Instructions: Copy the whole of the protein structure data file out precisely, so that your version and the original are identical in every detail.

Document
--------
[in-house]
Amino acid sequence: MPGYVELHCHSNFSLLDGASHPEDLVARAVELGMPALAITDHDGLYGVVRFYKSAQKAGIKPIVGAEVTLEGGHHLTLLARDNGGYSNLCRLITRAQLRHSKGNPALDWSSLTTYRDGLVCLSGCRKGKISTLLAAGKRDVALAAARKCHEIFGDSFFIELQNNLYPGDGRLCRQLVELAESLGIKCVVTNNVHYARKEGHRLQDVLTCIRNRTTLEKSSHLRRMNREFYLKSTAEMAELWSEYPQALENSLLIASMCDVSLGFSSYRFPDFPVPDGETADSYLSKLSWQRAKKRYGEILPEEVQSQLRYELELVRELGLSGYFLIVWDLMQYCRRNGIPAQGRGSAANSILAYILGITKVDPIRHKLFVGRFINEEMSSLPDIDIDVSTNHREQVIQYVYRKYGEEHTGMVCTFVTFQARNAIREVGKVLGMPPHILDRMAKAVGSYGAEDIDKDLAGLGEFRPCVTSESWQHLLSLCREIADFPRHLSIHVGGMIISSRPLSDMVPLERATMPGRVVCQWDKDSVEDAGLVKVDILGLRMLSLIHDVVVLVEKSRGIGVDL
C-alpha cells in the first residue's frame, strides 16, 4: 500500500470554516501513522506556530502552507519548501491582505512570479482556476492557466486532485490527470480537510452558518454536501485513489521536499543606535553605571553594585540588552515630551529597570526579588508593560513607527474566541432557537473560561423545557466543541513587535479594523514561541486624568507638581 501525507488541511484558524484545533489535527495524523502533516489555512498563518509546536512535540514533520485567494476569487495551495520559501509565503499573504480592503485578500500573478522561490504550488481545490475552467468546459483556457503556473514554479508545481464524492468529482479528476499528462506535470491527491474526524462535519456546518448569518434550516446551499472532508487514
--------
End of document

[in-house]
Amino acid sequence: MPGYVELHCHSNFSLLDGASHPEDLVARAVELGMPALAITDHDGLYGVVRFYKSAQKAGIKPIVGAEVTLEGGHHLTLLARDNGGYSNLCRLITRAQLRHSKGNPALDWSSLTTYRDGLVCLSGCRKGKISTLLAAGKRDVALAAARKCHEIFGDSFFIELQNNLYPGDGRLCRQLVELAESLGIKCVVTNNVHYARKEGHRLQDVLTCIRNRTTLEKSSHLRRMNREFYLKSTAEMAELWSEYPQALENSLLIASMCDVSLGFSSYRFPDFPVPDGETADSYLSKLSWQRAKKRYGEILPEEVQSQLRYELELVRELGLSGYFLIVWDLMQYCRRNGIPAQGRGSAANSILAYILGITKVDPIRHKLFVGRFINEEMSSLPDIDIDVSTNHREQVIQYVYRKYGEEHTGMVCTFVTFQARNAIREVGKVLGMPPHILDRMAKAVGSYGAEDIDKDLAGLGEFRPCVTSESWQHLLSLCREIADFPRHLSIHVGGMIISSRPLSDMVPLERATMPGRVVCQWDKDSVEDAGLVKVDILGLRMLSLIHDVVVLVEKSRGIGVDL
C-alpha cells in the first residue's frame, strides 16, 4: 500500500470554516501513522506556530502552507519548501491582505512570479482556476492557466486532485490527470480537510452558518454536501485513489521536499543606535553605571553594585540588552515630551529597570526579588508593560513607527474566541432557537473560561423545557466543541513587535479594523514561541486624568507638581 501525507488541511484558524484545533489535527495524523502533516489555512498563518509546536512535540514533520485567494476569487495551495520559501509565503499573504480592503485578500500573478522561490504550488481545490475552467468546459483556457503556473514554479508545481464524492468529482479528476499528462506535470491527491474526524462535519456546518448569518434550516446551499472532508487514